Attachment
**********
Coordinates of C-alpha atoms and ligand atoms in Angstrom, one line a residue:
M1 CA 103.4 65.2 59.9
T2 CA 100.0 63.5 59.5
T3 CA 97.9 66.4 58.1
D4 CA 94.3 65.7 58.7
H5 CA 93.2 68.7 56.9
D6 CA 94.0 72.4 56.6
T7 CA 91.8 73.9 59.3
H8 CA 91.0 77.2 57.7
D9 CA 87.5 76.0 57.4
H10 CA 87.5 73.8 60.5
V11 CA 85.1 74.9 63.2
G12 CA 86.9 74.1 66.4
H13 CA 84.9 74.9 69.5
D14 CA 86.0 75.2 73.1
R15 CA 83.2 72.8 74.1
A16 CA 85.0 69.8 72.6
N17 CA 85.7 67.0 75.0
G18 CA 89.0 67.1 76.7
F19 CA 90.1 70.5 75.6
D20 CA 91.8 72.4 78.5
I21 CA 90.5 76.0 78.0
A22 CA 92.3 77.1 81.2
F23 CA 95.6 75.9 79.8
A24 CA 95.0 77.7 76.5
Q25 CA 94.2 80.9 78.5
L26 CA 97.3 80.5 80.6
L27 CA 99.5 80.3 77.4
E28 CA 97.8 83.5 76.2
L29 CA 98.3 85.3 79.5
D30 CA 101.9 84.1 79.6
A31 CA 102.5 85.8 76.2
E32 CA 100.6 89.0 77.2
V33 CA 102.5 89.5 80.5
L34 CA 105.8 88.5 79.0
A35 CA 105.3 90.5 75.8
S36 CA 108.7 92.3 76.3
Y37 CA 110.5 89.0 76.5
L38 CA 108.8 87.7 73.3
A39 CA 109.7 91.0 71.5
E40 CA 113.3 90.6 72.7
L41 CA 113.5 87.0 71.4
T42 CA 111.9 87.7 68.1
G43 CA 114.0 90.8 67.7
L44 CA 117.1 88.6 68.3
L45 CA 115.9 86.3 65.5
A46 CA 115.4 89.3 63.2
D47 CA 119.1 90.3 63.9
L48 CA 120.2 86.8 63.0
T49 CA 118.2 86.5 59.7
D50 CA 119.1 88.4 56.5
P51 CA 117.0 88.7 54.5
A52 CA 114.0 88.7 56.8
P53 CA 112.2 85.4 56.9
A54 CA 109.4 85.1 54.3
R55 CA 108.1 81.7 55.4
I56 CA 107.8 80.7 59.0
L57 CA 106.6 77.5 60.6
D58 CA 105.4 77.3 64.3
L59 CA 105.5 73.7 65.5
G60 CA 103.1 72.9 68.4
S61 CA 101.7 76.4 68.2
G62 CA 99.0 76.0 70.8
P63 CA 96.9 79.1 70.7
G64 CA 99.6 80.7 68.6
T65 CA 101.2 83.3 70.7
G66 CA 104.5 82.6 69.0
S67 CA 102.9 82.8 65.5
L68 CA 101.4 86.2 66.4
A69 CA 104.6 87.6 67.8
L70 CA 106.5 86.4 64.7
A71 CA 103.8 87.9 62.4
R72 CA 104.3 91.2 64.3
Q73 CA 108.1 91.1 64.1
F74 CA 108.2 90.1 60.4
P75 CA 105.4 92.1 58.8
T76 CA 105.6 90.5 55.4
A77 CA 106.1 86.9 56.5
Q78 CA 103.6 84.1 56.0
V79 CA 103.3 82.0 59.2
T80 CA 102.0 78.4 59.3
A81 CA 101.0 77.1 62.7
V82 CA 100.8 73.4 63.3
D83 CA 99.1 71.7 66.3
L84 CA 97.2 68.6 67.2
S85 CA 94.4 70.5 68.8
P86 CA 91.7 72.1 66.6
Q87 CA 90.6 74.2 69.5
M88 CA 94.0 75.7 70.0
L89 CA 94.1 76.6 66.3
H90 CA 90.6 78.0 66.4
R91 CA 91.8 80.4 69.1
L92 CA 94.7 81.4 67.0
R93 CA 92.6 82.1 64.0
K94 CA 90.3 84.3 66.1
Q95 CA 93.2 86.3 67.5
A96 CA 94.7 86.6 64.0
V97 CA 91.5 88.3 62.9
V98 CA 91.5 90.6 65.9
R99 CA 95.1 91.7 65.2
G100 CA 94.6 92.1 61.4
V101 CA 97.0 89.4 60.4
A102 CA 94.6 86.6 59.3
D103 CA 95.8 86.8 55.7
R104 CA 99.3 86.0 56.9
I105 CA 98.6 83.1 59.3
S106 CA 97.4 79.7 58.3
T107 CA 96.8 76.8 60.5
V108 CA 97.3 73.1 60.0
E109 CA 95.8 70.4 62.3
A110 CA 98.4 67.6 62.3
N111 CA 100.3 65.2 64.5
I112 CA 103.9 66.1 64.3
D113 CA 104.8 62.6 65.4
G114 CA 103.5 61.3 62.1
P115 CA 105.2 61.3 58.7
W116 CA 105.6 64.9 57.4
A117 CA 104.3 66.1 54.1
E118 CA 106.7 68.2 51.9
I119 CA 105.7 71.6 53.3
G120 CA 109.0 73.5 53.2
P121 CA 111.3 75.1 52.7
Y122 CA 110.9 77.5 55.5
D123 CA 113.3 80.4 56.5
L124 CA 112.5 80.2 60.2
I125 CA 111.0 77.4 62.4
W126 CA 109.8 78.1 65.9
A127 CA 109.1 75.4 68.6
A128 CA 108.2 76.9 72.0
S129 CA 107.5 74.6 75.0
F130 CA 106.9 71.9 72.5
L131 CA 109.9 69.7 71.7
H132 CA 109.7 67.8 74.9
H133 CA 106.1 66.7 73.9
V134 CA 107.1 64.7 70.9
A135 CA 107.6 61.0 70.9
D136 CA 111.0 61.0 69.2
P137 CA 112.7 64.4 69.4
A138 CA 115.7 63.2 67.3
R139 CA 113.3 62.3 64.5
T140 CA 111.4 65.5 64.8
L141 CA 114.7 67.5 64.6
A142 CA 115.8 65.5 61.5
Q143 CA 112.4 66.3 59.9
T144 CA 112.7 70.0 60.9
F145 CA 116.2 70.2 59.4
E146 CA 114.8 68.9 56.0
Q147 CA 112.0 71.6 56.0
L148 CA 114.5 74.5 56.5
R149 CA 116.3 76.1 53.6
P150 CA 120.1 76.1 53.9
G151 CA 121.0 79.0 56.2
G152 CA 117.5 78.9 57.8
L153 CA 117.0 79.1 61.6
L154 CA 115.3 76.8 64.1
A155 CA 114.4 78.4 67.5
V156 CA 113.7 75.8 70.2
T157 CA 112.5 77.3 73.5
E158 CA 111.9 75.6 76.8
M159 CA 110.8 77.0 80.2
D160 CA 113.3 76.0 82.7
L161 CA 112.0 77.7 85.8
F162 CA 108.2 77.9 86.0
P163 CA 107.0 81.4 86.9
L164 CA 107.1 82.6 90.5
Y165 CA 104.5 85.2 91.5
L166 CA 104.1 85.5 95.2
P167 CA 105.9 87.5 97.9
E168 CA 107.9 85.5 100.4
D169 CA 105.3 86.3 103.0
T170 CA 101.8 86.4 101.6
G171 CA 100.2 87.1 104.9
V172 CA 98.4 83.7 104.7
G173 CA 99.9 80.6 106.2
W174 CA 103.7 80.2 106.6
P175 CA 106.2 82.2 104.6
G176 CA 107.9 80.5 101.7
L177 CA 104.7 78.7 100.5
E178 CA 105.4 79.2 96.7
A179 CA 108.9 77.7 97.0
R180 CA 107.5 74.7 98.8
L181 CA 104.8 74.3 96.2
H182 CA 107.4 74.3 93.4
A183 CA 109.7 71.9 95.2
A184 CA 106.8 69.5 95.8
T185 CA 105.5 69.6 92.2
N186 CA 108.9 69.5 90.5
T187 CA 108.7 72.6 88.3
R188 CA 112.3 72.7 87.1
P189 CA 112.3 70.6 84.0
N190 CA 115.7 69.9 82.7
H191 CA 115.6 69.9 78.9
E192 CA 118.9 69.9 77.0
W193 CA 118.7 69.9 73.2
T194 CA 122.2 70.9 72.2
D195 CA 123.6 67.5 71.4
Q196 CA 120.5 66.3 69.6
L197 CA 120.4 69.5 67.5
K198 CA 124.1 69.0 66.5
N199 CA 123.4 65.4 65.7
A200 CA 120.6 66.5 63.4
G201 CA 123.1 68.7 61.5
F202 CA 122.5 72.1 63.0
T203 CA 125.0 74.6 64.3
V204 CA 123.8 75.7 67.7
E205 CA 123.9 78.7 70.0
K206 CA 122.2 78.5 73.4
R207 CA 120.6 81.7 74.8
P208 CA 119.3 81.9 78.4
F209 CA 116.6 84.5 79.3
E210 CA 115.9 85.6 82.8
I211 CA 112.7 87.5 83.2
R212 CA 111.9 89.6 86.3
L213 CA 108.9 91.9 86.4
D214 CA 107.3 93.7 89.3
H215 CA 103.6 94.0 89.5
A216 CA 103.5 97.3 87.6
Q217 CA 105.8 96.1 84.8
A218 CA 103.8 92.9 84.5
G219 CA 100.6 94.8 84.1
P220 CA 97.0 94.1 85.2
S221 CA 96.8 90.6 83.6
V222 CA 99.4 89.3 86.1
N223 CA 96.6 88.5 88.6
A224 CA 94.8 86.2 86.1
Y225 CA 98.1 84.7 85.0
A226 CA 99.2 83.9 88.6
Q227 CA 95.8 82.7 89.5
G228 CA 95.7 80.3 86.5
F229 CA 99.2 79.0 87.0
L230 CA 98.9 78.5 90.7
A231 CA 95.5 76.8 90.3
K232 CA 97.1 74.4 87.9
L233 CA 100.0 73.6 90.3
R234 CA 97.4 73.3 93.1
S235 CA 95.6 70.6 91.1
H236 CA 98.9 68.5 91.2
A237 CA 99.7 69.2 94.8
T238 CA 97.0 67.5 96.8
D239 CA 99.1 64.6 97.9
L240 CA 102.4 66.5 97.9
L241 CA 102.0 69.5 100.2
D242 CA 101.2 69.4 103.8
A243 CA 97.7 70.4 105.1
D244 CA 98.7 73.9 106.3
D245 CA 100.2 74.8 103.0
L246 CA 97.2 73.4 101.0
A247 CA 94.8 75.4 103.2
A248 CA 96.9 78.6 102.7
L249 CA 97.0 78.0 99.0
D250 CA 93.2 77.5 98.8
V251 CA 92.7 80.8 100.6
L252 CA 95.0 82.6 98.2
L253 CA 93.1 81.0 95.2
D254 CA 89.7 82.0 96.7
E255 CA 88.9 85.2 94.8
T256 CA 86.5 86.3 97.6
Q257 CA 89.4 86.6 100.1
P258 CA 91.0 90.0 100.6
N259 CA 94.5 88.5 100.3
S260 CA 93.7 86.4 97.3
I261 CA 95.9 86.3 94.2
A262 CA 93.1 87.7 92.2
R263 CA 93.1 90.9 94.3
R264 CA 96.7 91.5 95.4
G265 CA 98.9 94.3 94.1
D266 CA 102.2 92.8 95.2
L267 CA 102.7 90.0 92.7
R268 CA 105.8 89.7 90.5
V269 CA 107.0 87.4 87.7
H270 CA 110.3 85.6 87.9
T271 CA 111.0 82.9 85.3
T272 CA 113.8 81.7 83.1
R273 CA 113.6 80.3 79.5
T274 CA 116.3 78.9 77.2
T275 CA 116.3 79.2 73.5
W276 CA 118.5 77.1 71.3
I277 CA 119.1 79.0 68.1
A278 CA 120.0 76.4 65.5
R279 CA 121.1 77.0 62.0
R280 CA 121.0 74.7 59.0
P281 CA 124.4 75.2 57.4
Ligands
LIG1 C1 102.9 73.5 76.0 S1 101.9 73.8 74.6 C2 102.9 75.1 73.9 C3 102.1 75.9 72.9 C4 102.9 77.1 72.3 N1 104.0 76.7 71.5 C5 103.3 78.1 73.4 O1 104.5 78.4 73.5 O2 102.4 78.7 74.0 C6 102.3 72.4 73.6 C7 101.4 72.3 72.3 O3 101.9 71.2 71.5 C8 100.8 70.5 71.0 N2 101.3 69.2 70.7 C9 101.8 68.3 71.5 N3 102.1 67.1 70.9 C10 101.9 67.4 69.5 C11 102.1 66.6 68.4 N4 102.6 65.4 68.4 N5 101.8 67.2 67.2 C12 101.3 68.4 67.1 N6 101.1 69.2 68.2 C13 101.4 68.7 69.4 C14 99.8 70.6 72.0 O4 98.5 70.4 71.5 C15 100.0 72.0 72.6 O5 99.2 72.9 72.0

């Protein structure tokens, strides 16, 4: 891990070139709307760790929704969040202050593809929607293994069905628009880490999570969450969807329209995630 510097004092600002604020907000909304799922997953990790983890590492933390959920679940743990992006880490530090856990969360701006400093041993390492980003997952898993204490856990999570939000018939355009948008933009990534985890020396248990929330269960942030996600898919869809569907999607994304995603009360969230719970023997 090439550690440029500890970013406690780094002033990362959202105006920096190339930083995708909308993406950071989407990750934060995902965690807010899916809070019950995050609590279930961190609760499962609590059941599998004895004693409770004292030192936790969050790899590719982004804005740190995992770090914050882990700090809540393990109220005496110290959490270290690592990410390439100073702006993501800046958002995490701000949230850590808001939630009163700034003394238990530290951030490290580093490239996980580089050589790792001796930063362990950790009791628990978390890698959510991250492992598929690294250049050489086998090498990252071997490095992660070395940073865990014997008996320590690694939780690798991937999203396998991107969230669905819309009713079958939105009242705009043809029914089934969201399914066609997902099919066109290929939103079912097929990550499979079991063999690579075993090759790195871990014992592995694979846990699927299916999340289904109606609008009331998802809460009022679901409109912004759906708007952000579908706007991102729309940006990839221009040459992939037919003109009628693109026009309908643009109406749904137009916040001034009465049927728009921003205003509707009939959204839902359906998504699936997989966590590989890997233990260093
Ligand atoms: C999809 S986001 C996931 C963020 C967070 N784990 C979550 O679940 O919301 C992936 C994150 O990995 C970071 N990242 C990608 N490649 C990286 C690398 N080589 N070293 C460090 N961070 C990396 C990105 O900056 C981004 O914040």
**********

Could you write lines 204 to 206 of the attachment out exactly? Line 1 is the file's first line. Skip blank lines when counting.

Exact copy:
T203 CA 125.0 74.6 64.3
V204 CA 123.8 75.7 67.7
E205 CA 123.9 78.7 70.0